Nutrition Tips For Supporting a Healthy Pelvic Floor

A pelvic floor is a group of muscles that support your bladder, uterus, and bowel. When these muscles are weak, it can lead to problems like incontinence and organ prolapse. These muscles need a protein-rich …

A pelvic floor is a group of muscles that support your bladder, uterus, and bowel. When these muscles are weak, it can lead to problems like incontinence and organ prolapse.

These muscles need a protein-rich diet, healthy fats, and fiber. Avoid caffeine, sugary drinks, and carbonated beverages. Boost hydration with water and lower glycemic, organic fruits. 

Pelvic floor diseases, such as pelvic organ prolapse, urine incontinence, and fecal incontinence, are treated by the Sage Physical Therapy pelvic floor specialist Denver with expertise in gynecology. Approximately one in three women may at some point encounter these issues.


The pelvic floor muscles are an important group of muscles that supports the bladder, urethra, vagina, bowel (large intestine) and anus in female bodies and prostate in male bodies. Healthy pelvic floor muscles can contract, squeeze, and lift – they have a range of motion like any other muscle.

When these muscles become weakened or overly tight due to health conditions, injuries, or life experiences, they can lead to problems such as urine leakage and pain with intercourse. The good news is that various healthy behaviors can help prevent these symptoms, including exercise, Kegel exercises, mindful eating, and healthy toileting habits.

Ensure your diet includes adequate protein to support the muscles in your pelvis. Eat as much fish, lean meats, and nuts and seeds that are high in the important fatty acids omega-3 and omega-6. Steer clear of too much fat, particularly trans and saturated fats. Reducing alcohol consumption and limiting high-calorie beverages are also advised.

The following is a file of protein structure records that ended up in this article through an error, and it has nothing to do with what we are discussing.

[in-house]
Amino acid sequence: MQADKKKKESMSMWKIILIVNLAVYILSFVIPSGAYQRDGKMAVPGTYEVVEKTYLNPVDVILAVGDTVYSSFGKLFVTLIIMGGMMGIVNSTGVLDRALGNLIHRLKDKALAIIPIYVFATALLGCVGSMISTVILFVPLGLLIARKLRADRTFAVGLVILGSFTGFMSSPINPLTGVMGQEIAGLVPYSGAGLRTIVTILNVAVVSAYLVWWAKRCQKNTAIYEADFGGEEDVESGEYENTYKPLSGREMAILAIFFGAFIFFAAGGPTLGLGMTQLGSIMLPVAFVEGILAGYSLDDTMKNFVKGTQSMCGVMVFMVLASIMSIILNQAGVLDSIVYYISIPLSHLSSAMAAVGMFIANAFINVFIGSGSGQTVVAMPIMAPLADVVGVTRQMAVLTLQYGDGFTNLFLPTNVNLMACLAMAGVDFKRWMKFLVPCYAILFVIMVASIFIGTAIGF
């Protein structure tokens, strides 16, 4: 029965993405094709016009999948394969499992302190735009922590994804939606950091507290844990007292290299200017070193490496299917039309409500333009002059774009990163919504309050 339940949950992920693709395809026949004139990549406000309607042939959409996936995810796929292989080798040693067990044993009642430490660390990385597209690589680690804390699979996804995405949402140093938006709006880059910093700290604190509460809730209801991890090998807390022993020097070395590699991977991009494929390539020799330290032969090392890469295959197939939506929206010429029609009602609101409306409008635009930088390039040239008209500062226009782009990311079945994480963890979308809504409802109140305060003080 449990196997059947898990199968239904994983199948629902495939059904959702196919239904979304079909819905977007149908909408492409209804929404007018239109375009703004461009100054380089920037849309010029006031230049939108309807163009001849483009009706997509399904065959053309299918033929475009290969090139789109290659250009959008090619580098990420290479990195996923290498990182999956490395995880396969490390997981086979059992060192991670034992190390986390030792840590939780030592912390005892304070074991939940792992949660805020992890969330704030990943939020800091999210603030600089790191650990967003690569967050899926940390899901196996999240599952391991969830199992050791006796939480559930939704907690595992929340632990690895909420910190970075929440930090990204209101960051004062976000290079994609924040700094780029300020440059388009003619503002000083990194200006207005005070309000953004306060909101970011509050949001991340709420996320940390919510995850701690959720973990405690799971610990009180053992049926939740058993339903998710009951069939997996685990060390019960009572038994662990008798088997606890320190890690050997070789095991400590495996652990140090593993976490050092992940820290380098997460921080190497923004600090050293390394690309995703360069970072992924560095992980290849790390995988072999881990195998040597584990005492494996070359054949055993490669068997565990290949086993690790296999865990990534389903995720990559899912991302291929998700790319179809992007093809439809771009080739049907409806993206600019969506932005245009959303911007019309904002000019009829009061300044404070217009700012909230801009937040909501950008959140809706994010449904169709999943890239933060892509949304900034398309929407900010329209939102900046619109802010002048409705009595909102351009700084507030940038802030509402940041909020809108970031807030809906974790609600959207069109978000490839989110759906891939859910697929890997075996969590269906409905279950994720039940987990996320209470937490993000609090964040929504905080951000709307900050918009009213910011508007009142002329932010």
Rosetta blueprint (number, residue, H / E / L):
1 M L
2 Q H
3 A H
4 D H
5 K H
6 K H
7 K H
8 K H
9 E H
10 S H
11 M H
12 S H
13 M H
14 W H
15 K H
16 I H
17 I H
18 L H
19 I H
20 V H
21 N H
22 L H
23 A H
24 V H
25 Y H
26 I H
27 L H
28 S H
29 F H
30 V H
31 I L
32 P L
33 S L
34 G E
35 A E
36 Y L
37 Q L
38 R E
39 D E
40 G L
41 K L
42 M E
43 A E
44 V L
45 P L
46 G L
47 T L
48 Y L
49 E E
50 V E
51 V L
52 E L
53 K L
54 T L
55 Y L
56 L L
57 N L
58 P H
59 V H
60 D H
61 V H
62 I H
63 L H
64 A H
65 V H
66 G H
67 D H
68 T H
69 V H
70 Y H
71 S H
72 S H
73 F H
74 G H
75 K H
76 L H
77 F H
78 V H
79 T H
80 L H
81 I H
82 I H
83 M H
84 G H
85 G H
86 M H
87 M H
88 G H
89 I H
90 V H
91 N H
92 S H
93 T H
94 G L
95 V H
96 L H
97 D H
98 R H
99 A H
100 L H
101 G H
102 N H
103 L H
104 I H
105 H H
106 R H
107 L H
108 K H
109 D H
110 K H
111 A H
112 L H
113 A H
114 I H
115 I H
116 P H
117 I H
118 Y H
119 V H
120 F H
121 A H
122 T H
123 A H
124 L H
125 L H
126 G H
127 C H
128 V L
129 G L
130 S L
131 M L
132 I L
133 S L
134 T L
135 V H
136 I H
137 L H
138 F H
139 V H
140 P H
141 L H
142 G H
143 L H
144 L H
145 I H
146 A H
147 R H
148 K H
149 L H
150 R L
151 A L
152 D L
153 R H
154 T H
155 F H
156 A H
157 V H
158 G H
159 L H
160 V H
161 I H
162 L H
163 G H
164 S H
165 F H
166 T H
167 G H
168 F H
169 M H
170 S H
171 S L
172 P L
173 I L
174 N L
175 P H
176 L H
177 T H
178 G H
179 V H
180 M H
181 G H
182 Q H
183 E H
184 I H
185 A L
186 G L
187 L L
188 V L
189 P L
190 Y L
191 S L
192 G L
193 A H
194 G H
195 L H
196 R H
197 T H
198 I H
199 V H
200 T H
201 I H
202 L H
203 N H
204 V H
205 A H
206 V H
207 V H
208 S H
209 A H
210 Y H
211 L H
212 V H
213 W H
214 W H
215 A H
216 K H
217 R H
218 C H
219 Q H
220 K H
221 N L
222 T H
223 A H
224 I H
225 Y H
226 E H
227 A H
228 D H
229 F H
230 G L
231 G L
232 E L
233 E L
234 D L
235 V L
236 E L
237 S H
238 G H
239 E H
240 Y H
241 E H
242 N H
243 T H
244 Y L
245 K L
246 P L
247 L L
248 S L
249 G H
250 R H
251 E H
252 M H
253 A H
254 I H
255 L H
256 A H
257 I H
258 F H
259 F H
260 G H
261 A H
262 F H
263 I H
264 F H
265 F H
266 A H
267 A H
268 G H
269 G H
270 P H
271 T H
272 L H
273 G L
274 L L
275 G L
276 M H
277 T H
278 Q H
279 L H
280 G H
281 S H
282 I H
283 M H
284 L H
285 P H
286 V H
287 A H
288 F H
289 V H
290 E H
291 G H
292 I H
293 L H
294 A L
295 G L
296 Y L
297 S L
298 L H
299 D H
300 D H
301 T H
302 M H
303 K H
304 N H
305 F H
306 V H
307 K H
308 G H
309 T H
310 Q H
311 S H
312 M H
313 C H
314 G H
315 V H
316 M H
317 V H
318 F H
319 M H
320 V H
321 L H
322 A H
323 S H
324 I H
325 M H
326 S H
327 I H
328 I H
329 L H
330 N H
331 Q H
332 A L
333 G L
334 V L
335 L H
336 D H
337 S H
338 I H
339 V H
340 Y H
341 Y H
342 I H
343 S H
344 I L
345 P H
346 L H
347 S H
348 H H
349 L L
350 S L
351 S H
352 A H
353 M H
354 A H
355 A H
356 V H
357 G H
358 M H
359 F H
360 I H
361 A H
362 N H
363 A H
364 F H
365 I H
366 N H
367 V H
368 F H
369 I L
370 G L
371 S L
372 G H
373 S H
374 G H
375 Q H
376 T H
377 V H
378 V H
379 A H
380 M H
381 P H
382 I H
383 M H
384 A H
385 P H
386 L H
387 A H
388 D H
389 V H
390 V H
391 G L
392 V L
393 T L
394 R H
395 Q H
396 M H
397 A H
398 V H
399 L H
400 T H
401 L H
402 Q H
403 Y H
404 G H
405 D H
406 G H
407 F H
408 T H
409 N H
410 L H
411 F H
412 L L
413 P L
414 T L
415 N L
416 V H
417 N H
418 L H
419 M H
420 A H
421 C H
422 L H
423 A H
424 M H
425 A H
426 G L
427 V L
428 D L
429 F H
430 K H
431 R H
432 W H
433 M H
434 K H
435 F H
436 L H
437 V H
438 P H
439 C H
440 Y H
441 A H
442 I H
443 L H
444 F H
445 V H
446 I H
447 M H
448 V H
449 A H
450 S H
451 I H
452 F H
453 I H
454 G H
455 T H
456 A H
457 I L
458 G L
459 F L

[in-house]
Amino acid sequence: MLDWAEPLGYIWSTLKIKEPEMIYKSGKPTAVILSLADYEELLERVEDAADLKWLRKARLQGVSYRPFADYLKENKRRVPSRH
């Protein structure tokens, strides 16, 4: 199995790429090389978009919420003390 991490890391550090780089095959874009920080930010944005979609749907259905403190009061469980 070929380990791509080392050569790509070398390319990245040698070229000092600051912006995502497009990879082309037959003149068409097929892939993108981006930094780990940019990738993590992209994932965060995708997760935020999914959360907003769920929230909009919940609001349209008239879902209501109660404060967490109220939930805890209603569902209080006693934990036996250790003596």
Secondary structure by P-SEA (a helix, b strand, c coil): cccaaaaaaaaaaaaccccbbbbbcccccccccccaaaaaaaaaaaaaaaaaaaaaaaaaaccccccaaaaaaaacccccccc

Many of us eat too many omega-6 fatty acids, which are included in junk food’s vegetable oils and can raise inflammation, which is connected to pelvic floor dysfunction. You can lessen this inflammation by consuming more foods high in omega-3 fatty acids, such as walnuts, chia seeds, flax seeds, and fatty fish.

Drinking plenty of water is also important – being well-hydrated promotes normal bladder and bowel function, reducing the strain on your pelvic floor muscles. However, limit caffeinated and carbonated drinks as they can irritate the bladder.

A high-fiber diet helps avoid constipation, which can strain the pelvic floor muscles. Try eating more fruits, vegetables, whole grains, legumes, and nuts to improve your fiber intake. Three nutrients—magnesium, vitamin D, and C—support the proper function of muscles, particularly the pelvic floor muscles. To acquire your recommended daily intake of these nutrients, eat more whole grains, citrus fruits, tomatoes, and leafy greens.


The pelvic floor muscles support your bladder, urethra, and vagina (in women) and your prostate and rectum (in men). In both sexes, the muscles help control when you pee, poop, and pass gas, as well as sex, orgasm, and sexual activity.

The muscles also add stability to your core and support your abdominal organs, especially during movements like bending or lifting. To keep your pelvic muscles strong, eat plenty of fiber, which helps with digestion and prevents constipation. Incorporate soluble and insoluble fiber into the diet, which can be found in whole grains, beans, fruits, vegetables, nuts, and seeds.

Drinking water can also stimulate bowel movements and reduce the risk of constipation, which can cause pelvic pain or pressure on the bladder. A trained urogynecologist or pelvic floor physical therapist can suggest pelvic exercises to help you have regular bowel movements without straining. This can include Kegels, performed by squeezing and relaxing your muscles for eight seconds several times daily.


If you’ve ever had a bladder leak when laughing, coughing, or sneezing, you know what a crucial role the pelvic floor muscles play. These muscles tighten and relax to help support and evacuate the bowels, bladder, and internal sexual organs, per Cleveland Clinic.

A healthy pelvic floor depends on a healthy diet, including enough water to stay hydrated. Many people are dehydrated, which can cause problems like constipation and irritate the bladder lining, worsening conditions like urinary incontinence and bladder leakage.

Avoid foods that irritate the bladder and increase inflammation, like spicy food, caffeine, carbonated drinks, and alcohol. Also, eat more probiotics to keep the bacteria in your gut healthy. Vitamins C and D and magnesium are important to reduce inflammation and relax muscles – including your pelvic floor. The best sources of Vitamin D include oily fish, raw milk and eggs, and spending time in the sun. The body also makes these vitamins from the protein in foods.

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